“But God…hath raised us up together, and made us sit together in heavenly places in Christ Jesus.” Ephesians 2: 4, 6
The last four verses of chapter one of Ephesians tell us exactly where Jesus Christ is right now: at the right hand of God in “heavenly places...above all principality, and power, and might, and dominion…” This is as it should be. On the other hand, you and I, as Blood-bought children of God, are there too. This is the grace of God. When God raised Jesus from the dead (1:20), He “raised us up together” with Him (2:6). We may not be there bodily, but we’re there literally. This is not a contradiction. The verses in chapter one about Christ are more about His position of power than His seating arrangement. Because of where He is, verse twenty-one says, all things are “under his feet.” This is a given, wouldn’t you say? Are you beginning to get the picture now, as far as you and I are concerned? We are “in Christ Jesus,” so we, too, are in a position of power. With that in mind, may I point out just two things that are beneath us?
SATAN: If you flip over a few pages in Ephesians to the last chapter, you’ll see that our greatest battles are fought against him and his minions “in high places.” If we had to fight him from where we walk daily, we’d be at great disadvantage. Everyone knows those who hold the high ground have the more favored position over someone fighting an uphill battle. Ah, but “heavenly places” trump “high places” every time! In point of fact, we’re out of his reach, unless God wills otherwise (Job). So when we succumb to his attacks, we can be sure we have not taken advantage of our advantage. And it’s beneath us.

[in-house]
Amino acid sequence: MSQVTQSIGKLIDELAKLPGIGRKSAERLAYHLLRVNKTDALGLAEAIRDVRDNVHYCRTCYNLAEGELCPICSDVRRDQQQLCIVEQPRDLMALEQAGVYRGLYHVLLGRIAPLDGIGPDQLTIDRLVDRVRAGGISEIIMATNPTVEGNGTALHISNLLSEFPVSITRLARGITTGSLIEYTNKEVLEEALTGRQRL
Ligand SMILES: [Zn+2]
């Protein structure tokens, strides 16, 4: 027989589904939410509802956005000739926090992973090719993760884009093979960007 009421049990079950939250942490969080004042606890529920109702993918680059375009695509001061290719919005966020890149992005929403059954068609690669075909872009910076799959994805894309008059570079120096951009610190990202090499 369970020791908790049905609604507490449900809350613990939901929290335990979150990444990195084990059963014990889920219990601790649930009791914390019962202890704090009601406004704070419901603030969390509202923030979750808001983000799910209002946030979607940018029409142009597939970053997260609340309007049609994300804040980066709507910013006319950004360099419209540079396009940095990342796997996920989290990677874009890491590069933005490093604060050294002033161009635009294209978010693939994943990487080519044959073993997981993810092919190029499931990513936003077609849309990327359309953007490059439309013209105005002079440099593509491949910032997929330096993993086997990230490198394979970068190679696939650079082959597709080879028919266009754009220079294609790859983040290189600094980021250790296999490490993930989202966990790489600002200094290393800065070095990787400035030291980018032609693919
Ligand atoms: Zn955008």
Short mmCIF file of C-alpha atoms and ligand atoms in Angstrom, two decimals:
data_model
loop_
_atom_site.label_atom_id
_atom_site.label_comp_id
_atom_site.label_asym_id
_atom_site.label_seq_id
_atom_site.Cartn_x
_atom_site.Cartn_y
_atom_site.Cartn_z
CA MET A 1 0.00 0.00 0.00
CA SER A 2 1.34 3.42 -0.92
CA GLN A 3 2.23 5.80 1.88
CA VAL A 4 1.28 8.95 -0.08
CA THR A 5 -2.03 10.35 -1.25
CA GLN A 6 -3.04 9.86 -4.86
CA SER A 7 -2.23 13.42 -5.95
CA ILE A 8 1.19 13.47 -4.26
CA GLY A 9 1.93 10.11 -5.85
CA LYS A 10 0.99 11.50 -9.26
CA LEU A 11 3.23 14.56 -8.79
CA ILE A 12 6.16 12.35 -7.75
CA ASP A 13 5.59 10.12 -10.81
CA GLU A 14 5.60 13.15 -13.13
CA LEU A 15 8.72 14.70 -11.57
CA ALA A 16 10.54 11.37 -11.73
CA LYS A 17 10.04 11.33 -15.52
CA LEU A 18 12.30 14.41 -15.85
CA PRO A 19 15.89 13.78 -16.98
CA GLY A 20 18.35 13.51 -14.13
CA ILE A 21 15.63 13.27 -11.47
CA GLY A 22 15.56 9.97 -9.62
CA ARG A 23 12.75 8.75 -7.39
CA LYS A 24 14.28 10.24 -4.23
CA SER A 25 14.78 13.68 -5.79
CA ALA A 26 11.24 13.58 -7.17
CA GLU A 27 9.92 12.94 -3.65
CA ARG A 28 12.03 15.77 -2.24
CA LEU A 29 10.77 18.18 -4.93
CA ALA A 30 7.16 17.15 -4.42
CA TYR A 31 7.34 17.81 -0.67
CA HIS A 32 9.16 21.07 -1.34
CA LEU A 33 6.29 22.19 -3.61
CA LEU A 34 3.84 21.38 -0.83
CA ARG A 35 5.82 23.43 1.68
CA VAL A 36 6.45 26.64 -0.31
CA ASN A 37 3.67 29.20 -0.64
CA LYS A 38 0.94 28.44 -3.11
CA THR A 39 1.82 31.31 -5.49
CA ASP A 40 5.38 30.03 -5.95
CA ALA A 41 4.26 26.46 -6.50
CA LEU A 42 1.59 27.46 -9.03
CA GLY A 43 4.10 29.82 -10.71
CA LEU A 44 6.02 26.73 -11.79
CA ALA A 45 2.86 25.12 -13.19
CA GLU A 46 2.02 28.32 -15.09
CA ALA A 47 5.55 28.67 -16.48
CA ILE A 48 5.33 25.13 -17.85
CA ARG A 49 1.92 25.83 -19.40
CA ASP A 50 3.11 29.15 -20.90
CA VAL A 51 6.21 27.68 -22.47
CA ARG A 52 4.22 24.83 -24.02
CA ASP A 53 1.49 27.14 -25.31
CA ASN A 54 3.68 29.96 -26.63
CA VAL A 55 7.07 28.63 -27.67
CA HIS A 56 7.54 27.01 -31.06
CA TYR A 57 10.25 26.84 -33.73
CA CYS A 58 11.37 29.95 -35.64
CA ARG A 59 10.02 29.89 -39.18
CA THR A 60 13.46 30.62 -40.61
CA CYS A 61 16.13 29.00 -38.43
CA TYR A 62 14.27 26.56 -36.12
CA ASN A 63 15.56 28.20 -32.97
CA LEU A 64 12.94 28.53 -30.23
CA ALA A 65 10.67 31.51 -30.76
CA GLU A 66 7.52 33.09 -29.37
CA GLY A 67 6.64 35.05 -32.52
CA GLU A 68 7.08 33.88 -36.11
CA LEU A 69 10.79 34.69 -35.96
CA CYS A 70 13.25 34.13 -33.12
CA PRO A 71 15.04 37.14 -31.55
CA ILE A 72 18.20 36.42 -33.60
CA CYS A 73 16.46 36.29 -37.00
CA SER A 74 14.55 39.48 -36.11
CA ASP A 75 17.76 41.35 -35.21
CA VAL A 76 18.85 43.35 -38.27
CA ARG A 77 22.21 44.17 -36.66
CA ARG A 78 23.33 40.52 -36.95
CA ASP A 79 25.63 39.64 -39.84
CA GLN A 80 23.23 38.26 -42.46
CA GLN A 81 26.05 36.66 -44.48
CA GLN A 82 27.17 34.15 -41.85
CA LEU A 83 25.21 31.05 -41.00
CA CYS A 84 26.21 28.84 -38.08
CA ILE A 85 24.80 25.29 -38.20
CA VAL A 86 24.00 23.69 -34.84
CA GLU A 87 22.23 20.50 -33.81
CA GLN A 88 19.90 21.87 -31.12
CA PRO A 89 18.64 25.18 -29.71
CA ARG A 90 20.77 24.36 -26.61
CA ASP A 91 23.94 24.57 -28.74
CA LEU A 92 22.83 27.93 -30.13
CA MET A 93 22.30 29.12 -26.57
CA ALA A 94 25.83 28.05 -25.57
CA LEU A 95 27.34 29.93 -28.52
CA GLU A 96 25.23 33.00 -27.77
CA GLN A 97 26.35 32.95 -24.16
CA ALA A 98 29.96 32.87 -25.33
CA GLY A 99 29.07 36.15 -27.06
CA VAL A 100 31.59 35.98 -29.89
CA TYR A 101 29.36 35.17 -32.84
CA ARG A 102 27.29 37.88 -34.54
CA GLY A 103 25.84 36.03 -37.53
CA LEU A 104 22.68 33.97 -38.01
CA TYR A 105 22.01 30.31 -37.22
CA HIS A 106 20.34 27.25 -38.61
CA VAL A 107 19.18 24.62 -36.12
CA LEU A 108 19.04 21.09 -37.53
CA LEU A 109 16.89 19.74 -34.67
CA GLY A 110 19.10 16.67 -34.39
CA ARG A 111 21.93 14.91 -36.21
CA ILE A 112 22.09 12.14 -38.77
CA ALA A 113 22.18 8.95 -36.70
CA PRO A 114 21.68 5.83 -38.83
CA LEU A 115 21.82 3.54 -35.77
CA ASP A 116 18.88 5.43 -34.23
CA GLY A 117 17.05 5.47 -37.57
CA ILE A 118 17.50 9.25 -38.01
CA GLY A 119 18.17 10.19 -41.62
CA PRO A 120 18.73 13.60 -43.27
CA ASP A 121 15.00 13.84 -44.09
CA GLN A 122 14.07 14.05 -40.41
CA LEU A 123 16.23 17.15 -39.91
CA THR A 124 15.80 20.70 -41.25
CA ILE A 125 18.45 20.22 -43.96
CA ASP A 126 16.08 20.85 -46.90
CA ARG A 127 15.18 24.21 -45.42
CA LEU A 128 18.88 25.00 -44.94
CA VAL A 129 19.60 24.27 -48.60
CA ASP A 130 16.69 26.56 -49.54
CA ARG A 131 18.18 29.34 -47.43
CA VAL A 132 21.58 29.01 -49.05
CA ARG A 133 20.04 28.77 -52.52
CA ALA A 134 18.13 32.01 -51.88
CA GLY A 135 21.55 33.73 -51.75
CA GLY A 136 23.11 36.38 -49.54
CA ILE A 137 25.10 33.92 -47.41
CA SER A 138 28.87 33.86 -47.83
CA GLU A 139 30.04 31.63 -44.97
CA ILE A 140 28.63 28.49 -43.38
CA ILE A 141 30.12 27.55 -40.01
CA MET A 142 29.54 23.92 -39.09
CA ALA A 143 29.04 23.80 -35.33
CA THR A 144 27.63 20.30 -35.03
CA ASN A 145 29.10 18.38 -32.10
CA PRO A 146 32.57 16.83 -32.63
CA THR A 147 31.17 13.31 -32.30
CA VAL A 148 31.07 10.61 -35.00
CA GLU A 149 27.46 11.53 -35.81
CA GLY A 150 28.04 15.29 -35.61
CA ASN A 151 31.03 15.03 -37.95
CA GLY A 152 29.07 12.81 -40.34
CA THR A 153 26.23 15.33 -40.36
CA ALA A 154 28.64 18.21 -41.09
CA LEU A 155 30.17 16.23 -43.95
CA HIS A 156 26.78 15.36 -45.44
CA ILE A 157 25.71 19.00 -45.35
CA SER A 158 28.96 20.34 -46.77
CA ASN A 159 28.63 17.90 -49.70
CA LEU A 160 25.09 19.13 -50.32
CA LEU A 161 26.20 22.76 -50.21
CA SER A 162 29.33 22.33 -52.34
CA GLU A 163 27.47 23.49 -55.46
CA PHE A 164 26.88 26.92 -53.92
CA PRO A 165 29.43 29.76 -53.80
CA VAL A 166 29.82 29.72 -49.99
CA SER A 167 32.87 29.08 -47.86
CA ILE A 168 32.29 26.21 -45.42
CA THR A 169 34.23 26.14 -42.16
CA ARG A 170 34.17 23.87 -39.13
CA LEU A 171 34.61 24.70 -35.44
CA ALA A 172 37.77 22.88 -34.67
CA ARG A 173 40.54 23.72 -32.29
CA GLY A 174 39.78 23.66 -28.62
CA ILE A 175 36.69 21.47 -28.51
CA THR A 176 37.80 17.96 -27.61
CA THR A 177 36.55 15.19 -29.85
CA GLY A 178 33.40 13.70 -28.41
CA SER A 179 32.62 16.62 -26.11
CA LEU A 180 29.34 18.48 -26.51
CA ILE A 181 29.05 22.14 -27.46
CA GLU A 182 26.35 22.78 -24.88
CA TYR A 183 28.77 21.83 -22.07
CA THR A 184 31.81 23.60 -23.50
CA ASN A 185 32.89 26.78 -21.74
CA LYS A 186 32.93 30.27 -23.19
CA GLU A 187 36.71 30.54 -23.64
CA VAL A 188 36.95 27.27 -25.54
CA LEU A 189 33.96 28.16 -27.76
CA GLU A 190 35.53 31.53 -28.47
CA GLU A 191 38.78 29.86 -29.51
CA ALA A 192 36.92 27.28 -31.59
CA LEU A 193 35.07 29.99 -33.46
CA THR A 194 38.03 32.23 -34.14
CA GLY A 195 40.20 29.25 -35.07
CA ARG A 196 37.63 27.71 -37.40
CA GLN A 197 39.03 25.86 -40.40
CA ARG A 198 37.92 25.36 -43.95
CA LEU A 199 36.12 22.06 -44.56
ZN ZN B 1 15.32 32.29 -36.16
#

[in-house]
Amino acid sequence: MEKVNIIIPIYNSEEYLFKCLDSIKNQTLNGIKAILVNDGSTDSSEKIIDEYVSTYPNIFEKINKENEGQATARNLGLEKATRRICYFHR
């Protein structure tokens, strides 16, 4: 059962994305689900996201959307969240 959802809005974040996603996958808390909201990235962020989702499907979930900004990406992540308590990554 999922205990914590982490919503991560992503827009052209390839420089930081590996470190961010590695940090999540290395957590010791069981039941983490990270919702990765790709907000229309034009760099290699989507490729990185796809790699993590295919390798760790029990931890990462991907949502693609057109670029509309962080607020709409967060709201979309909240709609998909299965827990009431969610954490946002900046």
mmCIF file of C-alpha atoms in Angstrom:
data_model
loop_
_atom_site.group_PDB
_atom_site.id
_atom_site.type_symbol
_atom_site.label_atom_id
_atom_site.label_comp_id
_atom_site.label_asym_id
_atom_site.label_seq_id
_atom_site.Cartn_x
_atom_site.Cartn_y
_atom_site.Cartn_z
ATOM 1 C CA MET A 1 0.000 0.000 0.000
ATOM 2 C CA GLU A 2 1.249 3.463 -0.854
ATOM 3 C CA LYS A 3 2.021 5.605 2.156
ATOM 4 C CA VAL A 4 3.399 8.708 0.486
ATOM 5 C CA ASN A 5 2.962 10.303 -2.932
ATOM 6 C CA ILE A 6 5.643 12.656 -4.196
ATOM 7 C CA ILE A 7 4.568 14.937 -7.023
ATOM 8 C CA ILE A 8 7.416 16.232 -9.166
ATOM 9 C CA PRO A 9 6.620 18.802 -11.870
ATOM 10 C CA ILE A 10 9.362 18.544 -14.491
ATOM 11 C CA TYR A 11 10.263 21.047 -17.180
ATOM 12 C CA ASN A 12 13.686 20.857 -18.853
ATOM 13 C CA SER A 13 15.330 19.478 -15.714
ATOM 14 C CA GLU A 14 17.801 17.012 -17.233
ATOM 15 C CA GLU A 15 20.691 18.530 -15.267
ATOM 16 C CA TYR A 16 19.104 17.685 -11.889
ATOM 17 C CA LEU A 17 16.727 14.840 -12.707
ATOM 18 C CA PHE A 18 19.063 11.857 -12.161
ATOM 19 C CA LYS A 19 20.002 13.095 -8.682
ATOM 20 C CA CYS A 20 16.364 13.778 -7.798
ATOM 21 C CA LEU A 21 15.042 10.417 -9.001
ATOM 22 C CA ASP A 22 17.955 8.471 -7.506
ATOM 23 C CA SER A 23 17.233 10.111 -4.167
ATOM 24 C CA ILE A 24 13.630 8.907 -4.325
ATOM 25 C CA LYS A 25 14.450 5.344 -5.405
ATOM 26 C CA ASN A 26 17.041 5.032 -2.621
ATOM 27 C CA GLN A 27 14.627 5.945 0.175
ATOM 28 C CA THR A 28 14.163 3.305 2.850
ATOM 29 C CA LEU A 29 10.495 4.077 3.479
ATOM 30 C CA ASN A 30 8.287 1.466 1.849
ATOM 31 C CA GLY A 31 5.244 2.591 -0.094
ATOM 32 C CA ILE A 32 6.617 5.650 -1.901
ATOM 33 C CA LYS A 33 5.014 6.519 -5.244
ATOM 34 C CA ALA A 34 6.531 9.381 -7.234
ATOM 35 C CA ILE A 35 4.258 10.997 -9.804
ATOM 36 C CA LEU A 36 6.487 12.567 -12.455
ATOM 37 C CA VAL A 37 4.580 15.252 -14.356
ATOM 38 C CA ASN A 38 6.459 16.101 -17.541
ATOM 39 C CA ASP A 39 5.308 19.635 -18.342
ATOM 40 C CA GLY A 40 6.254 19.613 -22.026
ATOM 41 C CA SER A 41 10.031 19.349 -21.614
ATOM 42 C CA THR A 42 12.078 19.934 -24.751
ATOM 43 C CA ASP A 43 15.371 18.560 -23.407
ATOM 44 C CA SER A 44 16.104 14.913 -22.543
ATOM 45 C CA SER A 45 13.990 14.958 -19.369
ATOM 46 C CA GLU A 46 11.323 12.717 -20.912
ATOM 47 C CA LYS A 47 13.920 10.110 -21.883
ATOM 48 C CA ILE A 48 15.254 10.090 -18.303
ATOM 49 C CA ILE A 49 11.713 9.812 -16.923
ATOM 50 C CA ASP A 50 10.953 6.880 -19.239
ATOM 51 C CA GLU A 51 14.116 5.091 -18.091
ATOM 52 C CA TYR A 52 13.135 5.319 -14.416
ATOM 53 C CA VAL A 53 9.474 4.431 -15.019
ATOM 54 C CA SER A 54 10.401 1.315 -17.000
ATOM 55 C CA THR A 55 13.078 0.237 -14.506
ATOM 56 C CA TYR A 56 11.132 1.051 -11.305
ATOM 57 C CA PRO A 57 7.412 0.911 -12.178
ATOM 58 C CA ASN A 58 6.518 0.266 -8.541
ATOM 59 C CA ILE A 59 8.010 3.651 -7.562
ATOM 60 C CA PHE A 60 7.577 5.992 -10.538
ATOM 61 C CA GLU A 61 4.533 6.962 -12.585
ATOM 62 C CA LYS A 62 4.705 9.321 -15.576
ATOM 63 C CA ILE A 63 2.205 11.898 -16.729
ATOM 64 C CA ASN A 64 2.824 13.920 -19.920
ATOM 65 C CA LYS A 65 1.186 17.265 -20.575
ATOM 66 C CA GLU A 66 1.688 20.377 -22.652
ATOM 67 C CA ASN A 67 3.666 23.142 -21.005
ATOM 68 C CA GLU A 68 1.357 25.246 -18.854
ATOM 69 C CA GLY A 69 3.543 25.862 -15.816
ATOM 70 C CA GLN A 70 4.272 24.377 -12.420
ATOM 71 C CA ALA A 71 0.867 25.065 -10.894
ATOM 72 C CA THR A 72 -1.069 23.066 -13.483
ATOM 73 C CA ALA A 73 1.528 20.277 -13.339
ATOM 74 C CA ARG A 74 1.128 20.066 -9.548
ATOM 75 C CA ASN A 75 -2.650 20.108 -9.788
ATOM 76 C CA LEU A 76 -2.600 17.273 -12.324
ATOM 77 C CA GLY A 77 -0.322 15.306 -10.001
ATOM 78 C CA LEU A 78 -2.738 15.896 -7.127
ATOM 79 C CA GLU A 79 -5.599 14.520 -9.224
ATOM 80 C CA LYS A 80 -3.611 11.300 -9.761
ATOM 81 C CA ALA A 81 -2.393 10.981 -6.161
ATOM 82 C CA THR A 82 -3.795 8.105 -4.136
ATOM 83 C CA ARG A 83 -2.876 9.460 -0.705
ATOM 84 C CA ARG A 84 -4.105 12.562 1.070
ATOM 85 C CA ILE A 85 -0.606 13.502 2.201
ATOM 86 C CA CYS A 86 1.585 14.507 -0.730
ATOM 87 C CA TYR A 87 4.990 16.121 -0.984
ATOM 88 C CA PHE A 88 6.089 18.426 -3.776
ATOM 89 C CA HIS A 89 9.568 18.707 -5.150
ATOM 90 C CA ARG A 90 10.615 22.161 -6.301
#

SIN: “For sin shall not have dominion over you…” (Rom 6: 14) There are fewer things more intimidating and daunting than the temptation to sin. As the saying goes, “I can resist anything but temptation.” And the fact that it can come camouflaged as something so seemingly minimal as a lapse in intercessory prayer (1 Sam. 12:23) only makes it harder to overcome. However, when we see sin for the Christ-killing thing it is, and our spiritual sensibilities make us long to draw away, we can feel overwhelmed by its sheer force. But this verse says, though it will always be a part of our lives (1 Jno. 1:8), it need not have dominion over us. When we yield to its demands, it’s not because we’re ill equipped to meet them; it’s because we’ve temporarily left the high ground, and we are dealing with them on equal footing. That, my friend, is a losing battle, and one we need not fight. It’s beneath us.
In one of the Mary Poppins stories, she and the children make a day trip to visit her uncle Albert, whose one idiosyncrasy is that when he thinks of something truly funny and laughs heartily, he floats to the ceiling, and remains there until he can think of something truly sad. As you probably remember, Mary, the children, and Bert, the chimney sweep all end up on the ceiling; and it’s not until they realize their visit must come to an end that they all slowly float back down to the ground. It’s a thing of mindset—happy or sad.
You and I, as believers, have “floated to the ceiling,” so to speak. We’re “seated in heavenly places.” But unlike the people in the story, nothing can ever make us “float back down.” Our place in the Kingdom of God is reserved forever. But we can allow our mindset to keep us “grounded” in a bad way, in our Christian lives. That’s what Romans six, seven, and eight are all about. We’re far above the likes of Satan and sin. They’re both beneath us—literally—and the sooner we believe that and take advantage of our position in Christ, the sooner we’ll begin to resemble the conquerors we truly are in Him.
We’ve got the high ground; let’s use it!